Spring Cleaning Data: 5 of 6- 2 ifelse vs Merge

April 12, 2013

(This article was first published on OutLie..R, and kindly contributed to R-bloggers)

The blog in the data cleaning series looks at separating out the Federal Reserve Districts. What I wanted was two additional columns, where I had the name of the city and the number for each district. Since I was on a separation kick I thought it would be fun to do this using ifelse() function.

Well, what started out as a fun romp in the fields turned to an exercise in precision and frustration that did end well, but took too much time, and too many lines of code to do what I wanted.
While I was banging my head against the keyboard in frustration, the thought occurred to me. Instead of using the ifelse() function, create a table with the new columns of data then merge the original data with the table just created. Two lines of code for both columns of data, definitely one of those eureka moments.
The lesson in all of this, ifelse() functions are good within a limited use, I would say 5 or less. Unless you really like doing them, then have fun. If there are limited number of occurrences like this example 12 different districts, the table works very well. What took me 2 hours of work using the ifelse() function, took me 15 minutes using the table method. The code is simpler, and easier to understand. Sure, there is the extra table to be imported, but it is small and very manageable.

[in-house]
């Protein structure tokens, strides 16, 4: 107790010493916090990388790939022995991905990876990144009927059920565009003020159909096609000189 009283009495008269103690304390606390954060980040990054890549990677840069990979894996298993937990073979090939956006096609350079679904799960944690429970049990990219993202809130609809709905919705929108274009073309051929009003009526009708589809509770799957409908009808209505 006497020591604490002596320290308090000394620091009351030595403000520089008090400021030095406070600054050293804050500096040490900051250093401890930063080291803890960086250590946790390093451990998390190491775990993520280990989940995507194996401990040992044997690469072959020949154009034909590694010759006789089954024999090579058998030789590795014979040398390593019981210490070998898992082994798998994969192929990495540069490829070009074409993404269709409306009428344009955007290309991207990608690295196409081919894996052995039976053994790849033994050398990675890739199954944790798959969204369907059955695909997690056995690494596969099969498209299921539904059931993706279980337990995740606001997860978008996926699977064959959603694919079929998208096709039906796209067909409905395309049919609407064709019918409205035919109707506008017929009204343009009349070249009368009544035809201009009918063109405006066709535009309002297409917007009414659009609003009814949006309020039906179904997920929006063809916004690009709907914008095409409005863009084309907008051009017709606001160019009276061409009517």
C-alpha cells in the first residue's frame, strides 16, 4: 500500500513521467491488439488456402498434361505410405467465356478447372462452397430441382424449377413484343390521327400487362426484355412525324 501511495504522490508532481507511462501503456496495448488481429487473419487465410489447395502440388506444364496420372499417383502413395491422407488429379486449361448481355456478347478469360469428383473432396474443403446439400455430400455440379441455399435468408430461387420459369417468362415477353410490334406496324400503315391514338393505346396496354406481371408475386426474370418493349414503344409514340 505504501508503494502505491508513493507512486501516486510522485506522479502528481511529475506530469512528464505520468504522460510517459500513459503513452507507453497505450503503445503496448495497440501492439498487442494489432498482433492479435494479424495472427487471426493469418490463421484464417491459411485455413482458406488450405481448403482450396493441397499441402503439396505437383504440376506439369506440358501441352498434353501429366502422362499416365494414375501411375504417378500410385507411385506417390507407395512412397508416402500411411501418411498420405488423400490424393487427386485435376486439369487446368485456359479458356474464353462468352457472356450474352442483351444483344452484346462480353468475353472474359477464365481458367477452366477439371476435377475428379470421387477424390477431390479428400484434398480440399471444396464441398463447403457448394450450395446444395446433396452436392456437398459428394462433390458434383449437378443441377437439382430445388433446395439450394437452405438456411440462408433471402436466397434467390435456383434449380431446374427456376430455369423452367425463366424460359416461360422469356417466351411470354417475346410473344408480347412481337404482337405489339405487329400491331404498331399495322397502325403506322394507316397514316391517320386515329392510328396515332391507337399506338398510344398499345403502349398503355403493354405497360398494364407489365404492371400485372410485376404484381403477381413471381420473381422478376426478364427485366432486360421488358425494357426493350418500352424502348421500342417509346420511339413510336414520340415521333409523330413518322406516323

I have placed the code below, with the merge code first, followed by the ifelse() code. The table I used can be downloaded from here (District Data). Read the district data in by using the read.csv() then merge the two files using the ‘district’ as the column they both have in common. The ifelse(logic, true, false), the logic is if the column looks like one of the districts, if true a 1/Boston, at the end there is the ‘Error’ just in case.
#Merging the data

dist<-read.csv(file.choose(), header=T)
dw<-merge(dw, dist, by='district')
#re-coding the district data to numerical
tmp1<-ifelse(dw$district=='Boston (1)', 1,
ifelse(dw$district=='New York (2)', 2,
ifelse(dw$district=='Philadelphia (3)', 3,
ifelse(dw$district=='Cleveland (4)', 4,
ifelse(dw$district=='Richmond (5)', 5,
ifelse(dw$district=='Atlanta (6)', 6,
ifelse(dw$district=='Chicago (7)', 7,
ifelse(dw$district=='St. Louis (8)', 8,
ifelse(dw$district=='Minneapolis (9)', 9,
ifelse(dw$district=='Kansas City (10)', 10,
ifelse(dw$district=='Dallas (11)', 11,
ifelse(dw$district=='San Francisco (12)', 12,
#Isolating the names, making to factor
tmp2<-ifelse(dw$district=='Boston (1)', 'Boston',
ifelse(dw$district=='New York (2)', 'New York',
ifelse(dw$district=='Philadelphia (3)', 'Philadelphia',
ifelse(dw$district=='Cleveland (4)', 'Cleveland',
ifelse(dw$district=='Richmond (5)', 'Richmond',
ifelse(dw$district=='Atlanta (6)', 'Atlanta',
ifelse(dw$district=='Chicago (7)', 'Chicago',
ifelse(dw$district=='St. Louis (8)', 'St. Louis',
ifelse(dw$district=='Minneapolis (9)', 'Minneapolis',
ifelse(dw$district=='Kansas City (10)', 'Kansas City',
ifelse(dw$district=='Dallas (11)', 'Dallas',
ifelse(dw$district=='San Francisco (12)', 'San Francisco',

Created by Pretty R at inside-R.org

Previous Posts (Part 1, Part 2, Part 3, Part 4)

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